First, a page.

5. White Truffle o White Trifola (Tuber magnatum Pico)
It is born and grows only in Piedmont or the Marche region, where it takes the name of Alba and Acqualagna truffles. It lives in symbiosis with oaks, willows, limes, and poplars but can also be found in hornbeam and hazelnut trees. It is globular and more or less round but has irregularities on the peridium (cavities and protrusions); the surface is slightly soft. The color varies from cream to ocher and remains constant even when fully ripe. The gleba is white and grayish-yellow and marbled with white veins. The aroma and flavor are extremely strong and aromatic, like that of parmesan cheese. We recommend eating it raw and sliced very thin. It requires soft, moist soil with good ventilation. Storage time: 5/10 days from collection. Store in the refrigerator, in the vegetable compartment, wrapped in kitchen paper (to be replaced daily) and an airtight container. Do not wash before use.
6. Bianchetto Truffle or Marzuolo (Tuber albidum Pico o Tuber borchii Vittadini)
It is widespread throughout the Italian peninsula. It has similar characteristics to the white truffle because it has a round and regular shape with cavities and protrusions and is smooth and off-white. When it reaches maturity, it becomes dark both inside and out. It seldom reaches large dimensions. It is distinguished from the superior white truffle for its aroma—light in the beginning and tending towards strong garlic tones later. Its commercial value is significantly lower than the white truffle. It prefers calcareous soil and broad-leaved woods such as Turkey oaks, holm oaks, and downy oaks, or conifers such as larches, cedars, firs, and some species of pine. Aroma and flavor: less intense and more pungent than the white truffle. It is best cooked, as it is not particularly digestible due to its high acidity. Storage time: 5/7 days from collection. Store in the refrigerator wrapped in kitchen paper (to be replaced daily) and an airtight container. Do not wash before use.
7. Moscatum Truffle (Tuber brumale moschatum De Ferry)
Like the Winter Truffle variety, it is generally small in size; it has a strong smell reminiscent of musk (moscatum means “tastes of musk”) and a spicy flavor, stronger than that of the Winter Truffle. It prefers calcareous, permeable soil with high porosity also rich in humus and is created at a depth varying from about 5 to 30 cm in symbiosis with plants such as Aleppo Pine, Italian Pine, Downy Oak, Holm Oak, Black Hornbeam, Hazelnut, and the Turkey Oak.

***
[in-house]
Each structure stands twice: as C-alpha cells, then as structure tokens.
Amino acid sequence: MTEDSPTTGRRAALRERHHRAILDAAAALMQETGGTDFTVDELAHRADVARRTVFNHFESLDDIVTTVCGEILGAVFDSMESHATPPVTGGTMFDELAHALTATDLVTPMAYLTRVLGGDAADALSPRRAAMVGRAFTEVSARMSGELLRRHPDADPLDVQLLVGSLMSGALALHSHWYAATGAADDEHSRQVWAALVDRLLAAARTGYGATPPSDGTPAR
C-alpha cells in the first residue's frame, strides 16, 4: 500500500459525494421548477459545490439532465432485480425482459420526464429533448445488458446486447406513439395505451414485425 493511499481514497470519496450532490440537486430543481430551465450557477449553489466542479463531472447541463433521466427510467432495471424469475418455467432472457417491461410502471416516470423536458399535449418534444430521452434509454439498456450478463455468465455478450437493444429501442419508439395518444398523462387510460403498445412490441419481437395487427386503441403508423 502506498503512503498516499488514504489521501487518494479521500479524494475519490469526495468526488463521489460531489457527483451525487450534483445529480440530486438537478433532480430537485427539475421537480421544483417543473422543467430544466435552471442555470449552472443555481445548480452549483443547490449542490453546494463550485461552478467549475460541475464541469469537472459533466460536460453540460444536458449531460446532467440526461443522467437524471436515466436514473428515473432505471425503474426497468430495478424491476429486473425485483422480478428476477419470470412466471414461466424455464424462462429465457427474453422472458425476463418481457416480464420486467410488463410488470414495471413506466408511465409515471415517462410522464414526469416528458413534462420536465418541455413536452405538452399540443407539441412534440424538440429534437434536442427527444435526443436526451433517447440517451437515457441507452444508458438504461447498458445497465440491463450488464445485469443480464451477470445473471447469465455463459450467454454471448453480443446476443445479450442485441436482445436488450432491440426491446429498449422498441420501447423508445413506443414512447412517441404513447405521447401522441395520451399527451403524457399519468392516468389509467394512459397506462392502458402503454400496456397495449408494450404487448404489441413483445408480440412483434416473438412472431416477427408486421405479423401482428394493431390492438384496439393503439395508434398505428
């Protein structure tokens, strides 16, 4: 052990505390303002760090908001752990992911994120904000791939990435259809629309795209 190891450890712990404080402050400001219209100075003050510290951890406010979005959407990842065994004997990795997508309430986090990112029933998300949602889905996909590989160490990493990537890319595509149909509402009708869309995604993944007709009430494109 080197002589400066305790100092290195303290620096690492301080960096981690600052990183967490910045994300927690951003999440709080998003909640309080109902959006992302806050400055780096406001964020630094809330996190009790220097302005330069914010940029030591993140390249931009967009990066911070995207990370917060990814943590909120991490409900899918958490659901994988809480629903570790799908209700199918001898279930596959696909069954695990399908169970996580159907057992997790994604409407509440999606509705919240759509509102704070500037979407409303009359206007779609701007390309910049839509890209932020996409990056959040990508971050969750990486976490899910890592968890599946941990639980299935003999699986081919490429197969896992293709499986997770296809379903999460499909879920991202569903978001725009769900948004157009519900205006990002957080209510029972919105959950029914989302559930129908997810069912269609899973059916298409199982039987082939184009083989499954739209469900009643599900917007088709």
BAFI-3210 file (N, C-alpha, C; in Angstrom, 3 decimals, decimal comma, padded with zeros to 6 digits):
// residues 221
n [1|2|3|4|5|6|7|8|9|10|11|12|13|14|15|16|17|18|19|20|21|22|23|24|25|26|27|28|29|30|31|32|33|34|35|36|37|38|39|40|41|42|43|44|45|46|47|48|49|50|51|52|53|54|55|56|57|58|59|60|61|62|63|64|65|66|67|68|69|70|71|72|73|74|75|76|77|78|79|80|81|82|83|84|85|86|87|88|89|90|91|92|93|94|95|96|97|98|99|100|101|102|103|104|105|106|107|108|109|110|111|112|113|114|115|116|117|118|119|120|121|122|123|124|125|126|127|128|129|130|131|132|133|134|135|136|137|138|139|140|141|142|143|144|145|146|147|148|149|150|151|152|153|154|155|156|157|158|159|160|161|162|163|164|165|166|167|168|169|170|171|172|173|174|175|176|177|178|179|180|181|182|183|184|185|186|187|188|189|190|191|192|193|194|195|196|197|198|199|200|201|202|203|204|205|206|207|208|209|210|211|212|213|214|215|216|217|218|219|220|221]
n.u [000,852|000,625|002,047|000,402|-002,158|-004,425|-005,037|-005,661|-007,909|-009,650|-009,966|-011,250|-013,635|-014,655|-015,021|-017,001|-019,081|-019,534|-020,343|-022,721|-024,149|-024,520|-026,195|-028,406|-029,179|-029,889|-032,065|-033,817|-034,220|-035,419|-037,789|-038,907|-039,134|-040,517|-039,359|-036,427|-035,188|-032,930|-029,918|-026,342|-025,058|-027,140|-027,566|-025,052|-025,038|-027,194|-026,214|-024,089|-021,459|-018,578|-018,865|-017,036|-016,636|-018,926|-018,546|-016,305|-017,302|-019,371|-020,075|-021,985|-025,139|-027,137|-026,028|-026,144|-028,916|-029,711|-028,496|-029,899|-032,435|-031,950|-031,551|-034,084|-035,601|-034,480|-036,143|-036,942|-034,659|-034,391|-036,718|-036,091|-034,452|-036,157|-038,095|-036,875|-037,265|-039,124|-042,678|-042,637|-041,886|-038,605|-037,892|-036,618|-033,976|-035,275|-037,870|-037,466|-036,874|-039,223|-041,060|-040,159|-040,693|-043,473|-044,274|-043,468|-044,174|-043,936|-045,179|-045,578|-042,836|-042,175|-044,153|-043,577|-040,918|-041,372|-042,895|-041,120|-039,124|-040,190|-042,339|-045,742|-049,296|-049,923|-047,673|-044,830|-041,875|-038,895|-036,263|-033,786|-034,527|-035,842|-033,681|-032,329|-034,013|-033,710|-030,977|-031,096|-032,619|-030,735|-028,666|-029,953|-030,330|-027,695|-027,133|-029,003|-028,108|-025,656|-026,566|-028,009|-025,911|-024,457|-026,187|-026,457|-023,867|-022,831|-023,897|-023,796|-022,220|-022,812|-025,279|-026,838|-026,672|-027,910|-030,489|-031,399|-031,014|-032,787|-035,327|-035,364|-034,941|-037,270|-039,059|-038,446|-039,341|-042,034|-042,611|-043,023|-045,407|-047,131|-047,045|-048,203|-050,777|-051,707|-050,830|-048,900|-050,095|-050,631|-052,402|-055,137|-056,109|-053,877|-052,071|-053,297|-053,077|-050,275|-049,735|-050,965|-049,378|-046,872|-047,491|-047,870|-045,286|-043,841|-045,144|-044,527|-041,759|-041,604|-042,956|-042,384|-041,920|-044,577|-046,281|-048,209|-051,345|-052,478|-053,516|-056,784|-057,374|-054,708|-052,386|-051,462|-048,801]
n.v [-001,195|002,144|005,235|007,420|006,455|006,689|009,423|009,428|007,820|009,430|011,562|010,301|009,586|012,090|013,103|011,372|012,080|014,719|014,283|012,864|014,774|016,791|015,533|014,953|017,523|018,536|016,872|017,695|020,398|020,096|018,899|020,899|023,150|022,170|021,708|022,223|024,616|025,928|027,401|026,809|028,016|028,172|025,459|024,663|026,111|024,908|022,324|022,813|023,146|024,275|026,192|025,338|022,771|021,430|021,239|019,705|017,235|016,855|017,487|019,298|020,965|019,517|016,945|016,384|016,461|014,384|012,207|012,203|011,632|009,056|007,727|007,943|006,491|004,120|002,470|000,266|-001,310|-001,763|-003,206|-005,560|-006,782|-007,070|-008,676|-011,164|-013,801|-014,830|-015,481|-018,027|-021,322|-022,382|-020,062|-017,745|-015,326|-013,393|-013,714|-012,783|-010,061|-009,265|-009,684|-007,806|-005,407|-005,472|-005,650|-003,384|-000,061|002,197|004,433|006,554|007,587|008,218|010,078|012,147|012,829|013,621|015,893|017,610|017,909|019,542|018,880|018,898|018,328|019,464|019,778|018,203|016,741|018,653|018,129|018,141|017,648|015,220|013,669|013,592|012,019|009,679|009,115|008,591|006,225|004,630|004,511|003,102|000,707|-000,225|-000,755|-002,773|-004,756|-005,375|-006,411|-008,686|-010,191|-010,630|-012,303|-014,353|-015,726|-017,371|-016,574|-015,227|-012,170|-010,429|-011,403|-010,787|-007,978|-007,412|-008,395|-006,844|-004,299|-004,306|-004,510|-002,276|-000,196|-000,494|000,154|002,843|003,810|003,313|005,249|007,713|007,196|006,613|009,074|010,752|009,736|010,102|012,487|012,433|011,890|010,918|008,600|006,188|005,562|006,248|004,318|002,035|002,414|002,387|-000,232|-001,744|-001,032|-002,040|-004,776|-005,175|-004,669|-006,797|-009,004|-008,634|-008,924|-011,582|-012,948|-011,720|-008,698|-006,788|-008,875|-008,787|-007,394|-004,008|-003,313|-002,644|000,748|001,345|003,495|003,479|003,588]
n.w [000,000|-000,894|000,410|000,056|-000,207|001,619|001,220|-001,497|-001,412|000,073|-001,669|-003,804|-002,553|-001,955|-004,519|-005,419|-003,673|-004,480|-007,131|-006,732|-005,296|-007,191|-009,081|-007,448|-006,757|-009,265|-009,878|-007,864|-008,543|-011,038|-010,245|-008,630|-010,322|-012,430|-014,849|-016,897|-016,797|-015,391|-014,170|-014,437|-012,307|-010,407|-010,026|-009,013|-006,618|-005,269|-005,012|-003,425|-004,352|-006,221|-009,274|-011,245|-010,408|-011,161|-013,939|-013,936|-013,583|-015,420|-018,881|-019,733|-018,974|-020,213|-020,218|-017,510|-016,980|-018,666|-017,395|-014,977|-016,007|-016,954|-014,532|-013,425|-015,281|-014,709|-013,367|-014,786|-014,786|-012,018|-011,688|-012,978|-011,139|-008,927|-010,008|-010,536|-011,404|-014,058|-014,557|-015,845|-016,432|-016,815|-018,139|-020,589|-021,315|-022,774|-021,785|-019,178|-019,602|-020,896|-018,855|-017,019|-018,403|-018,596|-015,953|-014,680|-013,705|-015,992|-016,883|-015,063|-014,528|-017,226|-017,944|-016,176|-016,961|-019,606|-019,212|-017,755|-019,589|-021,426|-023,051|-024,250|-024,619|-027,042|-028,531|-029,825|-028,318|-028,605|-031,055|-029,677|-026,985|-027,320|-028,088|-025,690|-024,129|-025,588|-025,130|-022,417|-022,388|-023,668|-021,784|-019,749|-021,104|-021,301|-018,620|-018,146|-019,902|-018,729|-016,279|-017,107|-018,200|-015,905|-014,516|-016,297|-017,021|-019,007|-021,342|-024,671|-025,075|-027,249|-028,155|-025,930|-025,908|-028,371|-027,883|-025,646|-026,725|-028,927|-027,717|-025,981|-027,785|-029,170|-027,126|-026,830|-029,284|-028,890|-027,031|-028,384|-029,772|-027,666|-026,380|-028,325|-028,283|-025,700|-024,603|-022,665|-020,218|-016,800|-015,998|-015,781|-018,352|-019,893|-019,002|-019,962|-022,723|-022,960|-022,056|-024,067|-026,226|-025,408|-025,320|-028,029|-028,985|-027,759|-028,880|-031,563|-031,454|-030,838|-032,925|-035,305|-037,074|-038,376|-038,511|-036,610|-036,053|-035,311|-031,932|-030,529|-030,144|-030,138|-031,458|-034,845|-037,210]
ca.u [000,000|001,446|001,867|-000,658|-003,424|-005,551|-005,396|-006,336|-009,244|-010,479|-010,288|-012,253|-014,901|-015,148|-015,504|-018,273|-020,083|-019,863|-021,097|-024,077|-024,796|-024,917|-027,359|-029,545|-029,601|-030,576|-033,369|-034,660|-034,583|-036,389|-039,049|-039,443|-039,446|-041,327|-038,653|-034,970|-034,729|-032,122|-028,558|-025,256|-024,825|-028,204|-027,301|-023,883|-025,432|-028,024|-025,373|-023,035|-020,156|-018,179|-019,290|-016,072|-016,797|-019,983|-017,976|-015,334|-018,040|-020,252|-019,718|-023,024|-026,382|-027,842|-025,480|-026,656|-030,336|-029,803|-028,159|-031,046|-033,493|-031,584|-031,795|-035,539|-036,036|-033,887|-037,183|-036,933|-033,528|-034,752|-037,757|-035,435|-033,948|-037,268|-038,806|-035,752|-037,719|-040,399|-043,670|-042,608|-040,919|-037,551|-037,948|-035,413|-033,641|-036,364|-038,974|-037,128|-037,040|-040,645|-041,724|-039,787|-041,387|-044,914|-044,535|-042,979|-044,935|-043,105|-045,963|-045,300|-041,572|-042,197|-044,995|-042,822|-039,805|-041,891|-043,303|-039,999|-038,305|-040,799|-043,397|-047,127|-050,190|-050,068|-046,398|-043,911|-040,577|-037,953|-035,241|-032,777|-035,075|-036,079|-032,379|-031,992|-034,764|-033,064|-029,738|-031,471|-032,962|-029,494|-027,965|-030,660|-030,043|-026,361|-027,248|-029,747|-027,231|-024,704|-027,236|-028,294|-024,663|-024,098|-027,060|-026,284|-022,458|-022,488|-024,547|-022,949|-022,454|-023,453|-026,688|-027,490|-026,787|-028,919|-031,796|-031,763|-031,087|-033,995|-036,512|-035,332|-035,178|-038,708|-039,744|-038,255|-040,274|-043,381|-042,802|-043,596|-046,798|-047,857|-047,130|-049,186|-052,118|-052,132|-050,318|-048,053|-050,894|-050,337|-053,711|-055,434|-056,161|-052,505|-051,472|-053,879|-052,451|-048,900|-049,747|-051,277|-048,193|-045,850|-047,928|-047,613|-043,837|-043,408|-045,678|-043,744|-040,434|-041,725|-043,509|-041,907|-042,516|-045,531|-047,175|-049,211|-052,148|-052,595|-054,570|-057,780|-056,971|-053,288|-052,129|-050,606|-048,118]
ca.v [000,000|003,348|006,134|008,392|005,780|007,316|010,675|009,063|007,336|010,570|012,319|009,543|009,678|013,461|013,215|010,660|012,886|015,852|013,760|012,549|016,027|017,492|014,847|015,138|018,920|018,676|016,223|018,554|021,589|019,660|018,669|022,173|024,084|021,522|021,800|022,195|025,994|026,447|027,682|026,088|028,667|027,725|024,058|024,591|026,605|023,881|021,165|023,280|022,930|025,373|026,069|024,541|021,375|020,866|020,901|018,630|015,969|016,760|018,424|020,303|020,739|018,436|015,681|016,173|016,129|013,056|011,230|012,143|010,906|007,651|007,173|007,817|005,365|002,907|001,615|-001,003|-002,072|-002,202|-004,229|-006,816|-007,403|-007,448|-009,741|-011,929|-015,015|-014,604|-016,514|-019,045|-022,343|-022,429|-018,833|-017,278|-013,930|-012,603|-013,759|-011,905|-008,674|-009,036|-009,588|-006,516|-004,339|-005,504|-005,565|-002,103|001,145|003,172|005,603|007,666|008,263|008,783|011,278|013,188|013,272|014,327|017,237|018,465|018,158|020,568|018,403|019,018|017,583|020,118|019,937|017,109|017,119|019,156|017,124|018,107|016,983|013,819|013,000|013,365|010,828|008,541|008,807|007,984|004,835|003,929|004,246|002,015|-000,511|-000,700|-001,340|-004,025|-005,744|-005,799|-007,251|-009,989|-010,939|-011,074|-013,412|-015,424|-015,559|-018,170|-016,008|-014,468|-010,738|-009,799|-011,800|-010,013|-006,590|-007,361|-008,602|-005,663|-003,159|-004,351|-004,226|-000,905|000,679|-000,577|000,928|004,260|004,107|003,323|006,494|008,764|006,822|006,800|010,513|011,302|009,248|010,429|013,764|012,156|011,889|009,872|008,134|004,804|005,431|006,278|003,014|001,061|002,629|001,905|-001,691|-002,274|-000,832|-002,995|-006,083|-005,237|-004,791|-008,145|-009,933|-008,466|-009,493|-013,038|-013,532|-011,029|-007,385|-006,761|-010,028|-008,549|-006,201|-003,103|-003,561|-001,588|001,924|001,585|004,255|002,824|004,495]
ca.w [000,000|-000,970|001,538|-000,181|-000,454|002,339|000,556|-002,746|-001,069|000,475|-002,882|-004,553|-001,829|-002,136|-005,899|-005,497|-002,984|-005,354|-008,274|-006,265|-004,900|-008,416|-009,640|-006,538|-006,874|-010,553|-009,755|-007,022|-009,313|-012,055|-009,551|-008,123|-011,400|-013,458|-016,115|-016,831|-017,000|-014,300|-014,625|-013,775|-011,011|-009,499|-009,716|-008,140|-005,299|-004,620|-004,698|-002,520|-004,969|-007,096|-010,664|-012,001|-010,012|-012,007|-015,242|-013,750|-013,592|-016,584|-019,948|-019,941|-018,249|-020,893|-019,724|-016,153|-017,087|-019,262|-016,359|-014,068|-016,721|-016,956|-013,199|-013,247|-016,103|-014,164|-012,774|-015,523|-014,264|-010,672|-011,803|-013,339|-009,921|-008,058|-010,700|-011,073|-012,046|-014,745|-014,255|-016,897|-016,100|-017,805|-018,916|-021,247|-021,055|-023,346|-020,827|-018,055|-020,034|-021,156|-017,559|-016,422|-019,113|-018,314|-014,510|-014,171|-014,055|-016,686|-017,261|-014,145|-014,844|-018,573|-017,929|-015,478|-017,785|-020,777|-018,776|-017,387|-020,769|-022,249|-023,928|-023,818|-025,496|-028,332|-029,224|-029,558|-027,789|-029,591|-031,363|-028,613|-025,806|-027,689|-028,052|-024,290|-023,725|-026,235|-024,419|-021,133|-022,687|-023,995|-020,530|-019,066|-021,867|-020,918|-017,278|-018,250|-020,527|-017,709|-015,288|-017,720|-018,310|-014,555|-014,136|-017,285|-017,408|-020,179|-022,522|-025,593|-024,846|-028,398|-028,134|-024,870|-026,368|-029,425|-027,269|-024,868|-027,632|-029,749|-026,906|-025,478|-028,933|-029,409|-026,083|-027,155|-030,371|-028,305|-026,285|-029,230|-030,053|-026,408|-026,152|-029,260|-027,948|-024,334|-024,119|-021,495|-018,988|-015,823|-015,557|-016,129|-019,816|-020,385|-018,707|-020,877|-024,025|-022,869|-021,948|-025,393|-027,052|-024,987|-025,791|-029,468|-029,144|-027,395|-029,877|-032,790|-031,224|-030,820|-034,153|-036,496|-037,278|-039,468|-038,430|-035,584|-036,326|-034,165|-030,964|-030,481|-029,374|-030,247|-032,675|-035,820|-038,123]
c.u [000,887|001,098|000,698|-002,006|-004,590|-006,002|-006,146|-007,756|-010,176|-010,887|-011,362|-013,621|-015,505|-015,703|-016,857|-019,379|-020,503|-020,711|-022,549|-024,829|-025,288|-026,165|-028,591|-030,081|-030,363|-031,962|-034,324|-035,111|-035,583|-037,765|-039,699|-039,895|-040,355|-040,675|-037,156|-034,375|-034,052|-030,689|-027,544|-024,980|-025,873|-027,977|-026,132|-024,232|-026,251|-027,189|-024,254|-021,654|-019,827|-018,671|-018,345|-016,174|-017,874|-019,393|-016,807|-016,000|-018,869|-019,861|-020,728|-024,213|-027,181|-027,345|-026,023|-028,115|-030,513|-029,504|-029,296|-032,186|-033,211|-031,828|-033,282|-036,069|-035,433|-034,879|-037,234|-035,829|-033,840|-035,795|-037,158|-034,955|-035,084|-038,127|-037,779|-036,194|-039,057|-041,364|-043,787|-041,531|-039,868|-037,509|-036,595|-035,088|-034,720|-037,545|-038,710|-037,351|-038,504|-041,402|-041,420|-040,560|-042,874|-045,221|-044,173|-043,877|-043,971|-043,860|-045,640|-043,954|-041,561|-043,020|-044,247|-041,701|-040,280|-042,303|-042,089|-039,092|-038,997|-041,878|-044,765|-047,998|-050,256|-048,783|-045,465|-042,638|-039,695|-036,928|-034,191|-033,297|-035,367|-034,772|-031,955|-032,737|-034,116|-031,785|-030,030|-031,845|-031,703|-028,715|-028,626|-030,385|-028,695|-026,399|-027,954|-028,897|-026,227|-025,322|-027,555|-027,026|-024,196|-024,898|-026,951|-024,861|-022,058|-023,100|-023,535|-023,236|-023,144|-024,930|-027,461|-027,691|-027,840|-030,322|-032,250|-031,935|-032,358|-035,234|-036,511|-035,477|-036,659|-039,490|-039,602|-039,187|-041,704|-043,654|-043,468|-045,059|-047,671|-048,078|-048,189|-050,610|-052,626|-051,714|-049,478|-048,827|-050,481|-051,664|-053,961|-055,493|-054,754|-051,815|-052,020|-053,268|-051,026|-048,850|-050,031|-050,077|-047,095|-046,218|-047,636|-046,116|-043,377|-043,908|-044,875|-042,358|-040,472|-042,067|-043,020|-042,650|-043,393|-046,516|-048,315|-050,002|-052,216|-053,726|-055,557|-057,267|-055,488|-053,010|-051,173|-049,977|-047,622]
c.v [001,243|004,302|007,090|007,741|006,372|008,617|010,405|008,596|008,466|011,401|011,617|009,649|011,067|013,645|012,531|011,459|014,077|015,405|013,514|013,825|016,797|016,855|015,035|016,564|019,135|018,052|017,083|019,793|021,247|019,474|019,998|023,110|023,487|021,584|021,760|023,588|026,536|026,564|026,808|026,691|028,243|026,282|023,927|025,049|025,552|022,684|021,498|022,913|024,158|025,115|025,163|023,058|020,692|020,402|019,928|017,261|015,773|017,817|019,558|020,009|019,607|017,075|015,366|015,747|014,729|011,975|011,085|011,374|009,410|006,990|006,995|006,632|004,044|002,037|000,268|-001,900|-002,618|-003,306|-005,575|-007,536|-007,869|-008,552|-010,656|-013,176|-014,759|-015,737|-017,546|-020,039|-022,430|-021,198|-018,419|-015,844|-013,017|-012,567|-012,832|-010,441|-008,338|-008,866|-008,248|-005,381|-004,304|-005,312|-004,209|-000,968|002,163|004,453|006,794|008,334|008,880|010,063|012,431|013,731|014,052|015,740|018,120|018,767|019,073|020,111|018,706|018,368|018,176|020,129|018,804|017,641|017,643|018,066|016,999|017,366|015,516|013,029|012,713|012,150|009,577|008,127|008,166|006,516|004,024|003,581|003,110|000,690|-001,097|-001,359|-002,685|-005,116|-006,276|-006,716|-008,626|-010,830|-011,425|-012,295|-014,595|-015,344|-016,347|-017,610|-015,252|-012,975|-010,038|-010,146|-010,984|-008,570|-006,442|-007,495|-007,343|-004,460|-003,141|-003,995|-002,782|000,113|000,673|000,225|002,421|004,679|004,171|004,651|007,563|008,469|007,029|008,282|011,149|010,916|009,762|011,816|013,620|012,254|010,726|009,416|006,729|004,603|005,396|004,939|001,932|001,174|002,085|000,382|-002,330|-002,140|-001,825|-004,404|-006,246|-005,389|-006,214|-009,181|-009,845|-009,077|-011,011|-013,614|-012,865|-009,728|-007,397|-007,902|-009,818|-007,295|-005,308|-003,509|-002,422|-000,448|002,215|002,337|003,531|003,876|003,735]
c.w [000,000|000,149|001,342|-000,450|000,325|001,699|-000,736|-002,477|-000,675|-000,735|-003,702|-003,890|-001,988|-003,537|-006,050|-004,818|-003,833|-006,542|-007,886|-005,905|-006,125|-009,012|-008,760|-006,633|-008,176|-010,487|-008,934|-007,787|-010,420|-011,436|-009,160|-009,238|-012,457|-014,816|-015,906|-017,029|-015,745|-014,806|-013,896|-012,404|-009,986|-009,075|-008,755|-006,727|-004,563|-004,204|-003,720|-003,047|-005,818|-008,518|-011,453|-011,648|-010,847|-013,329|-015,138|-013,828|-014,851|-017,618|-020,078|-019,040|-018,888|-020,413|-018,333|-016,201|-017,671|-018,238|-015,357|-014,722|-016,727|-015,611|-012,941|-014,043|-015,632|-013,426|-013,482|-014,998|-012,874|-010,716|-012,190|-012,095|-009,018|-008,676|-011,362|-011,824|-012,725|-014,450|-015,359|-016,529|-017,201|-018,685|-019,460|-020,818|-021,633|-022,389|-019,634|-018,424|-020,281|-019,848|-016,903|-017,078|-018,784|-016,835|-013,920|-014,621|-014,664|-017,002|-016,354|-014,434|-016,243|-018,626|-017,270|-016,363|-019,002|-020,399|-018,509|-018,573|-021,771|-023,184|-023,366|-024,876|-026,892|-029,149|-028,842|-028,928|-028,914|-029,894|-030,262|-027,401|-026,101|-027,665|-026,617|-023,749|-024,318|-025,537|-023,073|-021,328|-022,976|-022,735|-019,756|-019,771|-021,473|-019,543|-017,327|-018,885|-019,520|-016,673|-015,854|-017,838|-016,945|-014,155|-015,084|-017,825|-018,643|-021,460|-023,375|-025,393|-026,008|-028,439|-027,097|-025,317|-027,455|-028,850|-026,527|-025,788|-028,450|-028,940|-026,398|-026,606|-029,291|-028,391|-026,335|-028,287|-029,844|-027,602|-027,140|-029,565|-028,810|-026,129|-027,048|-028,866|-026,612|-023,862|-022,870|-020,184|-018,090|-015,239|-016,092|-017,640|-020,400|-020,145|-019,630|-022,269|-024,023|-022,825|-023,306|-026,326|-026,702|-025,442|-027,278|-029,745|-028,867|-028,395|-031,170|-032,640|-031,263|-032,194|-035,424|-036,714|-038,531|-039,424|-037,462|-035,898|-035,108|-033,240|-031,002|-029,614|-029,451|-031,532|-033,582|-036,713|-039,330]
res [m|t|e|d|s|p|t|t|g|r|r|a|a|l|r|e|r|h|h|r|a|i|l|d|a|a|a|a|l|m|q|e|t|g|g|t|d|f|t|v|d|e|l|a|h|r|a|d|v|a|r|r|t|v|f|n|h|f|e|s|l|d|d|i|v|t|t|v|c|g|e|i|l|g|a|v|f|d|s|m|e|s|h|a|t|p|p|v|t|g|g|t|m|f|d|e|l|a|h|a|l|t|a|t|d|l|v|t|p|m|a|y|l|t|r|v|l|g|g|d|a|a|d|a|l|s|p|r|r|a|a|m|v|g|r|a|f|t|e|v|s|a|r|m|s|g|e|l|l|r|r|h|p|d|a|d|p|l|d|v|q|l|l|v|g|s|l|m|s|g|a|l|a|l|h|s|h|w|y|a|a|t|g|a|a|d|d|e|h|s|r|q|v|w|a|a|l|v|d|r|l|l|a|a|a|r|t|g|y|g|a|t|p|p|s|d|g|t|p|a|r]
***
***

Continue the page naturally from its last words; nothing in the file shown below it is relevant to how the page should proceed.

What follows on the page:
8. Ordinary Black Truffle or truffle of Bagnoli (Tuber mesentericum Vittaddini)
This truffle is characterized by a dense network of veins in the gleba (internal part of the truffle), arranged in a labyrinth, reminiscent of the intestine; for this reason, it was called mesentericum, which means “similar to the intestine”. The peridium (rind) is black and lumpy; the dimensions of these specimens on average are small, rarely greater than that of an egg. It has a phenic smell, like bitumen, and a slightly bitter taste, which is why it has little commercial value. It prefers well ventilated loose soil even if rich in humus in symbiosis with Downy Oak, Turkey Oak, Black Pine, Black Hornbeam, Hazel, and Beech.
9. Smooth Black Truffle (Tuber macroscopum Vittadini)
It is the least known and least commercialized variety, but it is still one of the most popular. The surface is smooth, and the gibbous lines are minimal. The smell is strong and pleasant. The smooth black truffle or Tuber Macrosporum Vittadini is still a truffle species that is quite unknown, considered lesser but actually endowed with unique and highly appreciable organoleptic and aromatic characteristics. The smooth truffle has climatic needs very similar to those of the superior white truffle, with which it often shares the maturation grounds, despite having a greater resistance to drought. It is precisely for this reason that its notoriety is still limited; in the growing areas, attention is always focused on the white truffle, and the smooth black truffle is often left behind. It has a peridium characterized by sparse and not very prominent spores, which give it a smooth and uniform rind. The body is globular and irregular and brown or blackish. The gleba is whitish brown, tending to rusty tones over time; the white veins are numerous and rather large. The dimensions are small, often comparable to those of a hazelnut, between 1 and 6 centimeters. The smooth black truffle gives off a scent reminiscent of the white truffle, but more intense and persistent. The pleasant and aromatic smell is undoubtedly the most appreciable characteristic of this type of truffle, which, due to its fragrance, can be combined with the most valuable types. Even in flavor, the smooth truffle is characterized by intense and persistent tones that make it ideal for multiple culinary uses. This species loves oaks, poplars, limes, willows, hazelnut trees, and black hornbeams.